Modern Tools After I took over we released a major version. This version was the first version where all of the software was released in one update. It was all source controlled, and I implemented a sane update system that insured customers would all be on the same software level. Lately we've moved the code into git and I have been loving every minute of it. The software is slowly emerging from its colorful past.

Over the Rainbow GUI, SQL, Cross-platform. These three words are the embodiment of the future of the company. If I get a chance to finish the project, it should provide the company and its customers with a fresh breath of life.

Saturday, February 6 2010, 10:23 am

Developing Openly on Proprietary Land

My programming adventures continue. Nokia's experiment into Linux with Maemo is very alluring and since I've applied myself into a few Linux projects, I felt it would be worth looking into what Nokia has put together.

The Maemo SDK runs under Scratchbox, a virtual environment created in part by Nokia. The Scratchbox toolkit can run under any Linux distribution, and it requires it. If you wish to run the SDK under Windows, your only option is to use a virtual machine. Once your SDK is running, it is nearly identical to a running Maemo device. In order to use the SDK, basic knowledge of Linux goes a long way, but since Maemo is derived from Debian there are some distribution specific programs. I've been using Red Hat based distributions for years, so it took some time to get used to using dpkg and apt-get to handle packages. After a few months of using my N900, creating and handling packages takes less work under an RPM system, but it's adequate.

Since Maemo is Linux, any Linux application has a chance of life. This makes building new applications or porting existing Linux applications a walk in the park. You can literally compile any Linux program for ARM and run it, however, the necessary screen space and physical size of a N900 can make it difficult to use a large application such as Open Office, which has dozens of menus and toolbars. This is where Maemo ports come in. A finger-friendly UI can be designed and added, even sent to the upstream authors, and makes the app you port usable everyday on your device.

I started with building a brand new application. A stopwatch seemed like an easy first project. I noticed several stopwatch applications already existed, however they were written in Python or were not maintained in a long time. The Maemo Garage is a center for Maemo projects, so I created my own project page and began work. I decided to write in C, the native language of many Linux core libraries, and use GTK for the UI, a cross-platform, and the native toolkit for Maemo 5. During the programming process, I learned the Hildon additions to GTK made by Nokia, and the dbus methods to activate and listen for accelerator changes to allow my applications to turn into portrait mode when the user turns their N900. Here's the first incarnation: Stopish 0.9.0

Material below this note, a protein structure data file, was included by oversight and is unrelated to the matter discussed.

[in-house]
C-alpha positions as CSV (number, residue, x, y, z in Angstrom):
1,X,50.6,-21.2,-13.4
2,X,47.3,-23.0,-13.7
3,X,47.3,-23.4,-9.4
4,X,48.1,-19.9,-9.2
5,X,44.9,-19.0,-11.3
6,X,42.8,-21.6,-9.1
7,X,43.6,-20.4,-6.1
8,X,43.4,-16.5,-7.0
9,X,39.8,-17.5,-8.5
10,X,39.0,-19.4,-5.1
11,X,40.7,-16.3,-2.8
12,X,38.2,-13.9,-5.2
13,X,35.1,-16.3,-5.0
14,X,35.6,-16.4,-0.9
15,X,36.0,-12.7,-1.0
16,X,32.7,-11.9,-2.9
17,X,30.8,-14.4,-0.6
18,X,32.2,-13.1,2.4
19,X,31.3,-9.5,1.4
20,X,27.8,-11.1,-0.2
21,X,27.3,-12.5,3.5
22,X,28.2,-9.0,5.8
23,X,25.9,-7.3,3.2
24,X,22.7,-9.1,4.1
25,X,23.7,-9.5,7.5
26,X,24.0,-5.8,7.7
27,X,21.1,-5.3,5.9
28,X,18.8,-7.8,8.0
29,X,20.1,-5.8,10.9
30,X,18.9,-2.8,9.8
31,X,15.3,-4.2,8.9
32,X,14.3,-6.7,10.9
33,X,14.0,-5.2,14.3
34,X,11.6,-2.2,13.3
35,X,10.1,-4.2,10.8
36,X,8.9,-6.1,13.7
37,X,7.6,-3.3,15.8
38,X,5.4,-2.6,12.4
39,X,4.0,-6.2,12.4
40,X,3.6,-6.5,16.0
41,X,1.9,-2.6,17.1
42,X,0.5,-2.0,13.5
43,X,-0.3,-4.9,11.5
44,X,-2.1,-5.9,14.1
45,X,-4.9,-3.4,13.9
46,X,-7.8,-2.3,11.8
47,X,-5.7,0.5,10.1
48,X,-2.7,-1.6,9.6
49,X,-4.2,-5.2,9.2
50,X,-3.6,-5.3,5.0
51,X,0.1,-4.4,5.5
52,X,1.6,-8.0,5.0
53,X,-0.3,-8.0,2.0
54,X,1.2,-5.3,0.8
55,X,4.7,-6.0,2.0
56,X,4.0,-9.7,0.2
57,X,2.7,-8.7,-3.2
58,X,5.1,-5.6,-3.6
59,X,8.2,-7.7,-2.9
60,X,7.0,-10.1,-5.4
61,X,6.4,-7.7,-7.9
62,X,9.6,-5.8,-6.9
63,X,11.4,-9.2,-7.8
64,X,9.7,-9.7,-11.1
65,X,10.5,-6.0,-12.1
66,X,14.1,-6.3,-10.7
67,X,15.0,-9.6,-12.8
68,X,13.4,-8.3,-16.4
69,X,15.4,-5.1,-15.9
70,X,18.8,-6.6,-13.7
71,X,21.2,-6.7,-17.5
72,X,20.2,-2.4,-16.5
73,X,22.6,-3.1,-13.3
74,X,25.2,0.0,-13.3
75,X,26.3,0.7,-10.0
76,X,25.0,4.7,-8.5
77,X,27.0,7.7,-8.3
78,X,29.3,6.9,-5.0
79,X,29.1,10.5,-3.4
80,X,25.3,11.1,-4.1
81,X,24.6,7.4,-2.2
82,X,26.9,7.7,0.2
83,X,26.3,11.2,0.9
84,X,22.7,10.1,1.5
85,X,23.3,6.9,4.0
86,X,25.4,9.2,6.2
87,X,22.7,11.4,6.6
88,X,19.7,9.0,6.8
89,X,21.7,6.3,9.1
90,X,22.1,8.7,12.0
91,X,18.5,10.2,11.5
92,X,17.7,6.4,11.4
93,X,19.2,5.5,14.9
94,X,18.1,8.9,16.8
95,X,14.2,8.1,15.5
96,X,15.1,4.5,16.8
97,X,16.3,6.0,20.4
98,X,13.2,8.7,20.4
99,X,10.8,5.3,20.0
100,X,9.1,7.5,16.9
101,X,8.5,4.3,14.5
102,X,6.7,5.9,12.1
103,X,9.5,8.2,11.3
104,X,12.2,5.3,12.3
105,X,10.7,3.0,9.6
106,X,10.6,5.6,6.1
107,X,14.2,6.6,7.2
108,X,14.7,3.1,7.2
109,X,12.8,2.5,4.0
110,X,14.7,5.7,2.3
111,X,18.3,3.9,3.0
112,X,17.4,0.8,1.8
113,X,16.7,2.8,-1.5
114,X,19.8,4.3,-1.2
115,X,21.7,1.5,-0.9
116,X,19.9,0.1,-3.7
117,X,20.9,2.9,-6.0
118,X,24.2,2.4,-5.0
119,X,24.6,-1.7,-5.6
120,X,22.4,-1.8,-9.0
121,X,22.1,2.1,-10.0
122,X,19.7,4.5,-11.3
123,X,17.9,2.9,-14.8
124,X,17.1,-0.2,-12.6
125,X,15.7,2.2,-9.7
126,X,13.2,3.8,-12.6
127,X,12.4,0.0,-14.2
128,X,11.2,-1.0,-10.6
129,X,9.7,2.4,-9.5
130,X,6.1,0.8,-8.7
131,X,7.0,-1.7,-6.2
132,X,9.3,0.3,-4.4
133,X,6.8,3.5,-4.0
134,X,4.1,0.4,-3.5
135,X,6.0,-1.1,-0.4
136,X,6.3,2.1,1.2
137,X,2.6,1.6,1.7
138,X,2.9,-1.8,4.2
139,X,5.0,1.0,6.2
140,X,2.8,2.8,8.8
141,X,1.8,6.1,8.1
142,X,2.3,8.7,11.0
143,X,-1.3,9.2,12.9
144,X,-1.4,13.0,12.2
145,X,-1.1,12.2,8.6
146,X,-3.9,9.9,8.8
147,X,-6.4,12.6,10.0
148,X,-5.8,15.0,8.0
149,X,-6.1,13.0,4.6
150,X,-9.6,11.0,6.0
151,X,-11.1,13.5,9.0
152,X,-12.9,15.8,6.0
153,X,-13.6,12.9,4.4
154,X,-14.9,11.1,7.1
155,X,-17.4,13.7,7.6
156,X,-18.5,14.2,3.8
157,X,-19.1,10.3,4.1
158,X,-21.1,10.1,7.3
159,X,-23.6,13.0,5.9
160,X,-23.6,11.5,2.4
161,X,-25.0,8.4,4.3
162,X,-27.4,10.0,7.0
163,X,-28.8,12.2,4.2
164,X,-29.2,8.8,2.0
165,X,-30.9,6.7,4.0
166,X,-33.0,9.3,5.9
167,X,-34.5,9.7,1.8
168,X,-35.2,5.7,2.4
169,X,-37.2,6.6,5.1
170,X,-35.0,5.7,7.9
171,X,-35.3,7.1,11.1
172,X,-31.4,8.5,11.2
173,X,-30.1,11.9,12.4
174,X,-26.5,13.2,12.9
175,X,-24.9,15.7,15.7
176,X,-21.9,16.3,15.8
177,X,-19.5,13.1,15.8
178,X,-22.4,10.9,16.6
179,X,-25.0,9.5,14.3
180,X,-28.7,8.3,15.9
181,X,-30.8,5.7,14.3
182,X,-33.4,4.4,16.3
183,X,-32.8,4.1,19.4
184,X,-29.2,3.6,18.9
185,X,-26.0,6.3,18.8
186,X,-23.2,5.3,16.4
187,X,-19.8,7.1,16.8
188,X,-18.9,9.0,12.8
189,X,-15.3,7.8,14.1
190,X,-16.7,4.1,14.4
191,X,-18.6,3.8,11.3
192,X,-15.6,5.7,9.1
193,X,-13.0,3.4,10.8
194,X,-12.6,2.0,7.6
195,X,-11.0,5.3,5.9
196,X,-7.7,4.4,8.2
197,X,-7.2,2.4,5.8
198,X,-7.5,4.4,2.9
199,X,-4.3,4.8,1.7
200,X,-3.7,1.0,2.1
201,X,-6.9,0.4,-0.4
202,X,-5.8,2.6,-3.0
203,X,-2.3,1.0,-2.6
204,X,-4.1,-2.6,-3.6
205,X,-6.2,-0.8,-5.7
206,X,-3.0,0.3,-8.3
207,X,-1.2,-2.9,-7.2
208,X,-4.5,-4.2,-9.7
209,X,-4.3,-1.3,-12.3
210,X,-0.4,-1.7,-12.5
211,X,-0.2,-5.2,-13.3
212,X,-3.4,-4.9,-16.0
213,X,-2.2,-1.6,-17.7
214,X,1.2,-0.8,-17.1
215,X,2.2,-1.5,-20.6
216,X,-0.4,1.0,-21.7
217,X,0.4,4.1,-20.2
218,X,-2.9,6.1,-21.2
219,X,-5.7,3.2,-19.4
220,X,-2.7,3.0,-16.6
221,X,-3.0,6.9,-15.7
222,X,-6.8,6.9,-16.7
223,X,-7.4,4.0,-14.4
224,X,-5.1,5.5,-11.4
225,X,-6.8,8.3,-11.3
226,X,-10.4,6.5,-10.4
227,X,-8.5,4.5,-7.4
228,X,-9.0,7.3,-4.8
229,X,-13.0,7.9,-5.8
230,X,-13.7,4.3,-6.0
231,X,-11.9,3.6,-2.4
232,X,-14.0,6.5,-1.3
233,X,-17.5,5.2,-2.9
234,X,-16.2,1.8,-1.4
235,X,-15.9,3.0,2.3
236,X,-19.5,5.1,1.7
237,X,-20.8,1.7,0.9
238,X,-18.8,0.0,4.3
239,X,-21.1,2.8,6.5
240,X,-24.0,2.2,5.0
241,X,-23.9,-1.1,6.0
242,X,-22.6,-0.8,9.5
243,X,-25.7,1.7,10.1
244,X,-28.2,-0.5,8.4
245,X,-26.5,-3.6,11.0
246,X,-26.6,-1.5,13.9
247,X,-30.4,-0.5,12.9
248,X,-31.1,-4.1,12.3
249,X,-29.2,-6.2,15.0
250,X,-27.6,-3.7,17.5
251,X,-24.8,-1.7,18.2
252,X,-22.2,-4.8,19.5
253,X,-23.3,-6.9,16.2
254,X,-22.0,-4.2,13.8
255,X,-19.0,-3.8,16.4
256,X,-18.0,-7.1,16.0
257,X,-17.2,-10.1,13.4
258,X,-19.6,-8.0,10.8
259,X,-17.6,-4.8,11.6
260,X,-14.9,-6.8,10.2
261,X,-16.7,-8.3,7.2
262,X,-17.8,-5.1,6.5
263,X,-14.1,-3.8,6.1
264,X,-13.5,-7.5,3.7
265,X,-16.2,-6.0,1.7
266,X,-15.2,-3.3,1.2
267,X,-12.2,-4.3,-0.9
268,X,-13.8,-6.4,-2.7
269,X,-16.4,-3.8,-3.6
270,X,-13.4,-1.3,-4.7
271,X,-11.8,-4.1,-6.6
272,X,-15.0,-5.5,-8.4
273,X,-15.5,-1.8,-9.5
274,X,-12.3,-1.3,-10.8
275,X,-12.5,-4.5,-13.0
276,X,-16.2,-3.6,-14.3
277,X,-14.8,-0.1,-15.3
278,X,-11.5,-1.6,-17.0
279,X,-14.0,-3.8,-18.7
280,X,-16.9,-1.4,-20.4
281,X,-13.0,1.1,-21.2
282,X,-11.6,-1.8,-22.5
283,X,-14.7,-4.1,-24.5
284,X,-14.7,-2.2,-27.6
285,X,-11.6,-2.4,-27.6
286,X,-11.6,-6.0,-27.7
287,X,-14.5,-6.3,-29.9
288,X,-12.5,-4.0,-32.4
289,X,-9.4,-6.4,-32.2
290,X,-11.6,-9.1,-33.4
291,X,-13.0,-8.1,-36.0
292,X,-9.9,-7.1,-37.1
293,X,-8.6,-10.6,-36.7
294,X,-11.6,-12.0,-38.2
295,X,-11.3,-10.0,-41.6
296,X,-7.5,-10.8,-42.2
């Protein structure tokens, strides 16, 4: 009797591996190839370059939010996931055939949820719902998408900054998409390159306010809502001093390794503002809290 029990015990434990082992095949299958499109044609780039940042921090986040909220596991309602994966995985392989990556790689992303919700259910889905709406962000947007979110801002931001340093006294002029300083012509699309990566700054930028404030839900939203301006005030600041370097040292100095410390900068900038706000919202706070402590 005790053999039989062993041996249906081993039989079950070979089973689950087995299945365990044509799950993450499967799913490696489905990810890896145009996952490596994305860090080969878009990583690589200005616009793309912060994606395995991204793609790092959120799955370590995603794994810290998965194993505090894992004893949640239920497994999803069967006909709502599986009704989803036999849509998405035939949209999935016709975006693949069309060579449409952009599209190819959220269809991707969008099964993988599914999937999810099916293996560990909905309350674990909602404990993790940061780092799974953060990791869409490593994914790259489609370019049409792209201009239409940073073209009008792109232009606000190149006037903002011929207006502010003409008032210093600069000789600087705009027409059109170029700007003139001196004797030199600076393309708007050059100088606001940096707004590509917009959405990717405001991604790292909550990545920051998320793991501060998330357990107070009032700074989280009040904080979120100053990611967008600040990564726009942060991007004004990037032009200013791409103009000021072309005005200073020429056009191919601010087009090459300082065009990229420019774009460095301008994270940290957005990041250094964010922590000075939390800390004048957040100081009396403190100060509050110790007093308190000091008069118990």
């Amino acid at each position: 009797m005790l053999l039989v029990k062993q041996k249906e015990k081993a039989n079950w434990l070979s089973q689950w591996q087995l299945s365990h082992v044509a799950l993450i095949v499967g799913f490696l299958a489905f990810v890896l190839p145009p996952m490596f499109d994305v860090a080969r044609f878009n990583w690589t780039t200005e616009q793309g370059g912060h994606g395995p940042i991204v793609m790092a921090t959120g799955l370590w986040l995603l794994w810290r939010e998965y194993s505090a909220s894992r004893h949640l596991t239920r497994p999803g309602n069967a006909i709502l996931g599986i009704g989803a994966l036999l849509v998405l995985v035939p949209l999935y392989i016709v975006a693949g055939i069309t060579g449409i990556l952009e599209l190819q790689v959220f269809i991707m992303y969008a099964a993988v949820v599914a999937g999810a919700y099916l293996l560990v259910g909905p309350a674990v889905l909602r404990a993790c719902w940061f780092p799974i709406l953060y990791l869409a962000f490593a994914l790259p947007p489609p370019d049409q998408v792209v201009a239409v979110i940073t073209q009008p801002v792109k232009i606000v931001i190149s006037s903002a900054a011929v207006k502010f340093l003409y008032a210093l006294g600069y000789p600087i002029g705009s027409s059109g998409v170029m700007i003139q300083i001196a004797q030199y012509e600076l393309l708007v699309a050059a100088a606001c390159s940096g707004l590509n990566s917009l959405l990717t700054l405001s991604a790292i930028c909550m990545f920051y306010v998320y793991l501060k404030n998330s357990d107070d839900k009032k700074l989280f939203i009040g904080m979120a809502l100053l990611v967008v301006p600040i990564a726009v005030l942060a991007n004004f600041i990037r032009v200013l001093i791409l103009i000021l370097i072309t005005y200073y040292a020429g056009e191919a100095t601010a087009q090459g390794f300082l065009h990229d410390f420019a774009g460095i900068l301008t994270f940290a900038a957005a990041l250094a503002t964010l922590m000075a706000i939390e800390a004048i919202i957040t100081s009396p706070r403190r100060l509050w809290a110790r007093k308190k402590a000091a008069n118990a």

Other programming projects are endless. I wanted to look at fixing a few usability issues. One was the RSS reader, which used a slider that was too thin for a finger. I submitted a patch to Nokia and it will be included in the next major firmware update. The second was the lack of FLAC tags in the media player. I now enjoy FLAC as my music format of choice, and it's possible to use since the Maemo media player uses gstreamer for media codecs and tracker for tags. In order to add FLAC tags, I had to extend the tracker program to be able to read them. Someone had already created such a plugin for vorbis, and so using it as a template, I made one for FLAC.

There are two Maemo repositories for projects, Maemo Devel and Maemo Extras. Finalized applications live in Maemo Extras, while developers can play with new applications in Maemo Devel Adding my projects to Maemo's repositories was a breeze. Just create a Maemo account and request upload access. I can use scp (SSH CoPy) to send my source code to the Maemo build server and it will package my projects and makes them available on the Maemo Devel repository. From this repository a developer can choose to promote it to Maemo Extras. During this promotion, other Maemo users vote on the application and if enough positive votes are made the project is automatically pushed into Maemo Extras.

Although most of Maemo is open source and source provided through gitorious, there's still a lot left closed - such as the phone, contact, and media player. Nokia's plans include more open source goodness in Maemo 6. The future of Maemo definitely looks bright even if they are forcing Qt down everyone's collective throats.

Saturday, December 12 2009, 08:28 pm

Maemo, Smaemo they Say